Jumpstart Creativity with the “I Feel Lucky” Button

Do you ever just stare at an image and think to yourself “Geez, I don’t even know what I want to do with this”? Topaz Adjust has a great little feature to help you jumpstart the creative process of post-processing. It’s called the “I Feel Lucky” button!

I Feel Lucky Button_markedLocated next to the APPLY button in the bottom right of your Settings & Parameters window, this die icon button will randomly move the sliders to create a new effect each time you click it. This can be a fun way to see which direction you might want to take your photos in.

Here is an example of a photo I took with my cell phone while leaving class one day. I loved the way the sunlight was streaming down and illuminating some objects while leaving others darkened. It reminded me of good triumphing over evil, in my case the light at the end of the tunnel of a long semester of hard work. Click on the images below to see an enlarged image of the original and the edited version.  Then read on to see how I got there.

Before-After Comparison

Continue Reading


Blog Hero Image_Cylon Attack

Guest Blog Post by Gordon Lamb

With the advent of the digital darkroom, the ability to create the impossible has become a more accessible reality to many of us who dreamed of creating impossible images. Much of my inspiration comes from the love of comics, wanting to create those action splash pages. Sadly, my drawing skills shamefully lacked to make it in the comic book industry, so photography coupled with the gaining popularity of cosplay, became the natural extension to create the images I wanted.

Some of My Fantasy Composites

When it comes to creating a conceptual image, I take a very collaborative approach. Working with others helps to hone the concept and identify the technical challenges involved in the process, both on location and in post production.

Zombies, Never Just One, © Gordon Lamb
Zombies, Never Just One

Continue Reading


Bird Photo_Natasha Teague_After Adjust

Boring Photos are For the Birds!  Use Topaz Adjust to Add Interest to a Snapshot.

Every year in Texas we are greeted by the birds that fly south for the winter. It seems nice that they always come to visit, like a distant relative. And while it’s inspiring and majestic to see the geese flying in formation proudly, I’m always the most fascinated by the thousands of black birds I see silhouetted against the sky. It’s an almost sinister feeling that reminds me of Alfred Hitchcock’s classic, The Birds. Every year I’m amazed at just how many birds can fit on the power lines and light poles, and I always try to snap a photo with as many of them in the composition as possible. Here’s a photo from this year’s migration taken with my iPhone through the car window.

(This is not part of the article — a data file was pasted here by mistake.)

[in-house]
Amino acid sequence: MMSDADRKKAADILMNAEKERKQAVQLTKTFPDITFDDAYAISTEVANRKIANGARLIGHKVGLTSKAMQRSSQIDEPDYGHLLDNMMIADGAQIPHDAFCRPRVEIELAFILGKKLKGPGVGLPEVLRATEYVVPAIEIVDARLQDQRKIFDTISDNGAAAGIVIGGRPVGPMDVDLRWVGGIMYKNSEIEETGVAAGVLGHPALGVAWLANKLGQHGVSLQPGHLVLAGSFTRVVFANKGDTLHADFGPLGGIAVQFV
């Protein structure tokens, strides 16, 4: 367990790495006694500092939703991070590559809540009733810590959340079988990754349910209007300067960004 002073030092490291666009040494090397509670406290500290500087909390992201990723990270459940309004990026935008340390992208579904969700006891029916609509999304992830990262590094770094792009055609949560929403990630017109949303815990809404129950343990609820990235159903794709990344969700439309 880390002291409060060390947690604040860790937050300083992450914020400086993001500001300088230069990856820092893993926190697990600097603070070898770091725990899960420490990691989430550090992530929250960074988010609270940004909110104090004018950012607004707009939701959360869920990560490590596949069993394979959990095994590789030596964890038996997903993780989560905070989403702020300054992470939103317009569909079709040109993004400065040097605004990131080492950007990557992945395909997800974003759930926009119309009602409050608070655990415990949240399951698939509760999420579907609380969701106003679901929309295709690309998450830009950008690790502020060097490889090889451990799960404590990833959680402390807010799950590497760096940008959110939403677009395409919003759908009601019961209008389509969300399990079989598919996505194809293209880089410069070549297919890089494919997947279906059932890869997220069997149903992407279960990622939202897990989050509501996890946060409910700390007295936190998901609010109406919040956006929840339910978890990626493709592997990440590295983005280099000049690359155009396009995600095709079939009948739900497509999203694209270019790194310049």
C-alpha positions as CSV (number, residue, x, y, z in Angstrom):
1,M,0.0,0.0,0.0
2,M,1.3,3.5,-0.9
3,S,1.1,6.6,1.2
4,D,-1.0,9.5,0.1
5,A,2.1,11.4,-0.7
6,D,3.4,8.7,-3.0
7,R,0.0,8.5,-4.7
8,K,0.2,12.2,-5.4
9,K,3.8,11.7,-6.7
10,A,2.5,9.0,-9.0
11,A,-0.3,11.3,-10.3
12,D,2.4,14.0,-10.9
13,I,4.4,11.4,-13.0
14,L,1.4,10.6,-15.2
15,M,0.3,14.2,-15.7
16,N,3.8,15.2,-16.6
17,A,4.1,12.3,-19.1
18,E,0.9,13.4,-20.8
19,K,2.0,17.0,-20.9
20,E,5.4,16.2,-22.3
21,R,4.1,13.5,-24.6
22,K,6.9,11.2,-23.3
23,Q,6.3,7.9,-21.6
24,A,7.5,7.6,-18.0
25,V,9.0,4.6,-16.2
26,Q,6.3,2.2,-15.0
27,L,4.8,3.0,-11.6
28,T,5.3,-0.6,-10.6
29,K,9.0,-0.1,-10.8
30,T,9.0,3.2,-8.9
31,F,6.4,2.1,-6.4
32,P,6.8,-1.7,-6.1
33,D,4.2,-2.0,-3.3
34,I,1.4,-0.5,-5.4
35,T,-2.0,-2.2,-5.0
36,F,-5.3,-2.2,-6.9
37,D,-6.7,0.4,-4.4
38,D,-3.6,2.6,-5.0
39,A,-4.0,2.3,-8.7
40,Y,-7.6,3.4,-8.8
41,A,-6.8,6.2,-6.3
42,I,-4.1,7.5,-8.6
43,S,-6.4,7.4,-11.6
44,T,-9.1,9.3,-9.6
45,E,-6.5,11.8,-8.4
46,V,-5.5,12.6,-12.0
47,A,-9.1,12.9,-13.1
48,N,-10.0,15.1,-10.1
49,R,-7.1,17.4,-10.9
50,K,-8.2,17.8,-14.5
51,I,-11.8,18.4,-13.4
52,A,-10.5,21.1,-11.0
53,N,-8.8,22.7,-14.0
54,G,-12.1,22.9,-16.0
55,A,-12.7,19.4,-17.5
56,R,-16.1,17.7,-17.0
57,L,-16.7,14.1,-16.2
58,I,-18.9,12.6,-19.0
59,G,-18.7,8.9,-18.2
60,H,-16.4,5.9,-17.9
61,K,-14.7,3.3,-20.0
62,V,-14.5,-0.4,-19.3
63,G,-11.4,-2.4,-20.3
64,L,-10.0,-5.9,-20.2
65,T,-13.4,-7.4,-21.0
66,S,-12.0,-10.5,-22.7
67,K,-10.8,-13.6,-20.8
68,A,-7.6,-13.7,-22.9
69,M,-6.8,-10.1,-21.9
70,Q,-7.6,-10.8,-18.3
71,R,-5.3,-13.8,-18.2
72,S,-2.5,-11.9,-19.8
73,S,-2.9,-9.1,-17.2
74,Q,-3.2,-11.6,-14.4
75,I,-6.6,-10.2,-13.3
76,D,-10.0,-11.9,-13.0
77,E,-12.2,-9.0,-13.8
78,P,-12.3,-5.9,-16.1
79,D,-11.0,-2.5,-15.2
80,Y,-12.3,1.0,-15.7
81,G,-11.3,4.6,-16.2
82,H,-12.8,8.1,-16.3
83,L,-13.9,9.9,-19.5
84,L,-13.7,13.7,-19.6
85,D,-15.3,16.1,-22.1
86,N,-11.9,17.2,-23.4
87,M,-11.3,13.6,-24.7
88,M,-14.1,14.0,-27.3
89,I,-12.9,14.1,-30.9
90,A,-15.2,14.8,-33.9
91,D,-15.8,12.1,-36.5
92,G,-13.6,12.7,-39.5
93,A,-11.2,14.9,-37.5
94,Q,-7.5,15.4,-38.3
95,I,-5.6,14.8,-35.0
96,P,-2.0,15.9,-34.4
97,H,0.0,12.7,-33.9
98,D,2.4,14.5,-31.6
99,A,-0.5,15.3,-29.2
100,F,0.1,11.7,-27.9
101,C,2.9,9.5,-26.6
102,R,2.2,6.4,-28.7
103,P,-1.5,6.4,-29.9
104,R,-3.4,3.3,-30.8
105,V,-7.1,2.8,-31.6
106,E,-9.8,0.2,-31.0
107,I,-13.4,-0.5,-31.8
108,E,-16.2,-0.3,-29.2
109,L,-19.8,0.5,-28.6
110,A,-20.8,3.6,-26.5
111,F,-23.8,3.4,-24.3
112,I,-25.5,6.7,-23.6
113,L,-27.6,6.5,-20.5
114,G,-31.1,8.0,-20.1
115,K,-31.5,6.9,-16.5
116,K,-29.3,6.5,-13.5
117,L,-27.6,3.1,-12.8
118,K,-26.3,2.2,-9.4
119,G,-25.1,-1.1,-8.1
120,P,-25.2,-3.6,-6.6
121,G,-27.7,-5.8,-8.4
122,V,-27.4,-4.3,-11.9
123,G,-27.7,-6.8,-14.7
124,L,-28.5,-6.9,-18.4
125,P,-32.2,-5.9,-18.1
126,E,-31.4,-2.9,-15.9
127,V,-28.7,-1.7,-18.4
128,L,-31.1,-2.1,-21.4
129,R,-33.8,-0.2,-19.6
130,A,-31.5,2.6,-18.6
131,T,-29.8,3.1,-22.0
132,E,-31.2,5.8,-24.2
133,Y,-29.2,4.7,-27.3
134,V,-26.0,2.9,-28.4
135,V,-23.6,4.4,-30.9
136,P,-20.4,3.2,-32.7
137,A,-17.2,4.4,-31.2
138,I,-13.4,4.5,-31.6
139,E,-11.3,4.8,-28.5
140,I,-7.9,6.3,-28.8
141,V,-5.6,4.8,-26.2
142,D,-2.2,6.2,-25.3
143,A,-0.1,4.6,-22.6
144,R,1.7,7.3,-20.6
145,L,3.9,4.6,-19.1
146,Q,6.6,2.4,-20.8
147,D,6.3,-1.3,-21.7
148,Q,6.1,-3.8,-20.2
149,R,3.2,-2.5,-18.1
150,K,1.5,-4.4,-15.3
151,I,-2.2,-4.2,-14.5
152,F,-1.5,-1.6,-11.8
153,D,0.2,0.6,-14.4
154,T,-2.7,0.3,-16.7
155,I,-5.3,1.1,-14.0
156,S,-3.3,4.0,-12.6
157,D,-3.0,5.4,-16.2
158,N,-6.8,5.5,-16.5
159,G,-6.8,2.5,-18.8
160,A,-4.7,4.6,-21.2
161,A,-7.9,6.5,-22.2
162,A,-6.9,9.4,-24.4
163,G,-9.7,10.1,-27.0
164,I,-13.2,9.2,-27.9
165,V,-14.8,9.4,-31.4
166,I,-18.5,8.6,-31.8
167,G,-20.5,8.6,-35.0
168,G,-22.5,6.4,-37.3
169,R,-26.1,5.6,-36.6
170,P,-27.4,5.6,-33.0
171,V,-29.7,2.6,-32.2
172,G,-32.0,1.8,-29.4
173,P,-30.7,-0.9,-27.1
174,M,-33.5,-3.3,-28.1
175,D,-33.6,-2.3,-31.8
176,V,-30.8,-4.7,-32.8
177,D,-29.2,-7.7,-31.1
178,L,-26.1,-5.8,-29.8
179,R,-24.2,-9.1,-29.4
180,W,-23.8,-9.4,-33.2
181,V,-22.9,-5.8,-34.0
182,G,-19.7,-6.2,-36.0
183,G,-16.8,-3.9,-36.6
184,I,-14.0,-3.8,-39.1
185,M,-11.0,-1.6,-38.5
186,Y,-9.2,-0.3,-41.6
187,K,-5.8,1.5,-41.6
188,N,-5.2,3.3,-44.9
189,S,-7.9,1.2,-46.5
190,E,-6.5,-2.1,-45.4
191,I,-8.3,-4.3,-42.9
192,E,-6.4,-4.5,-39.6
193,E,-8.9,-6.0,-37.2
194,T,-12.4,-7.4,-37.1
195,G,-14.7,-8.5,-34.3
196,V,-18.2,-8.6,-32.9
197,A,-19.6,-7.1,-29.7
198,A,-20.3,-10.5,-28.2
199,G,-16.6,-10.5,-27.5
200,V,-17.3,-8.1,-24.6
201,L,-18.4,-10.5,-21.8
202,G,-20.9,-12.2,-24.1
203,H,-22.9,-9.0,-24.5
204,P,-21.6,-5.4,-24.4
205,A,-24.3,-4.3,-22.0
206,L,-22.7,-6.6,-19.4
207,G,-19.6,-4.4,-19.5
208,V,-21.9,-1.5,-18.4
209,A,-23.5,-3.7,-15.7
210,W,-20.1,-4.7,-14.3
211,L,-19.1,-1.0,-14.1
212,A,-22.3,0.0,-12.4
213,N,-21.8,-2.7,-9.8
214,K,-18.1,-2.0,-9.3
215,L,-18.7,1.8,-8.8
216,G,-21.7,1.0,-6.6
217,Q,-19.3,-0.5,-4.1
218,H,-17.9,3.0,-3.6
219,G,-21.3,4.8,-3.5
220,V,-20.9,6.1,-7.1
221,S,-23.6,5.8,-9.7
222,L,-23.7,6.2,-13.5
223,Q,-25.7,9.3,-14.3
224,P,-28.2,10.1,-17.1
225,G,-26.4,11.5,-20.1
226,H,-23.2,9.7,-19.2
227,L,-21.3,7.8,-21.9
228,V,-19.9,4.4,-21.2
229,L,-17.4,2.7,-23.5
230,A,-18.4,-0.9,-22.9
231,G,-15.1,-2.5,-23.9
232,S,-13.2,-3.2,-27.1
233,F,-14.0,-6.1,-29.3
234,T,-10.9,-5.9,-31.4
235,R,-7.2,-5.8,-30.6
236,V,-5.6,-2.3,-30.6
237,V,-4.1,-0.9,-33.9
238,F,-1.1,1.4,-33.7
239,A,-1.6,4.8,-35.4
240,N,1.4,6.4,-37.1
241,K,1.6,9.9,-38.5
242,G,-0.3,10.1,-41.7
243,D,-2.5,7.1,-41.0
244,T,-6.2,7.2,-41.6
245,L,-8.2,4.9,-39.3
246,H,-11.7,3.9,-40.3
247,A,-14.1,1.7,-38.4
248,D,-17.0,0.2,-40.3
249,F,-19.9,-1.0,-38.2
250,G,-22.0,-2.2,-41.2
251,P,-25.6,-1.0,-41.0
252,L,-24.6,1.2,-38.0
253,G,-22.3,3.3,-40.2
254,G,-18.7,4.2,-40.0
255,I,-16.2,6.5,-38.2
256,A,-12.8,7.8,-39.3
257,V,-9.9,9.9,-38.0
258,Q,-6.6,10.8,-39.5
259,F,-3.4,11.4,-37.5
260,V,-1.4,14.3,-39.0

Bird Photo_Natasha Teague_Before
Original Photo taken with my iPhone

Like so many other times that I’ve been inspired by a passing moment, this photo fails to capture the eerie sense of wonder that I felt when I took it. Since boring photos are for the birds, I challenged myself to enhance my photo with Topaz Adjust to give it just the Hitchcockian feel I was experiencing. (Before you ask, yes, I did my journalistic due diligence and made sure that Hitchcockian is a real word. Strange, isn’t it?)  Through a quick Google Images search I found two source images to reference for inspiration.

Source ImagesLeft Image Source; Right Image Source

Continue Reading


If you’ve ever used Topaz DeNoise for high ISO noise reduction you might have noticed a posterized effect occur on certain images. Often this posterization isn’t evident until you increase the auto-brightness, where you then see the unnatural swerving of tone gradation going this way and that.

Baffled by this effect, like a scientist I sought to figure out how to get rid of it, mixing the sliders up every which way until…eureka! To get rid of posterization all you have to do is increase the ‘Add Grain’ slider and bam! Posterization depleted.

Screen Shot 2014-04-10 at 9.52.19 AMPosterization
Screen Shot 2014-04-10 at 9.52.34 AMGrain added – No posterization

Continue Reading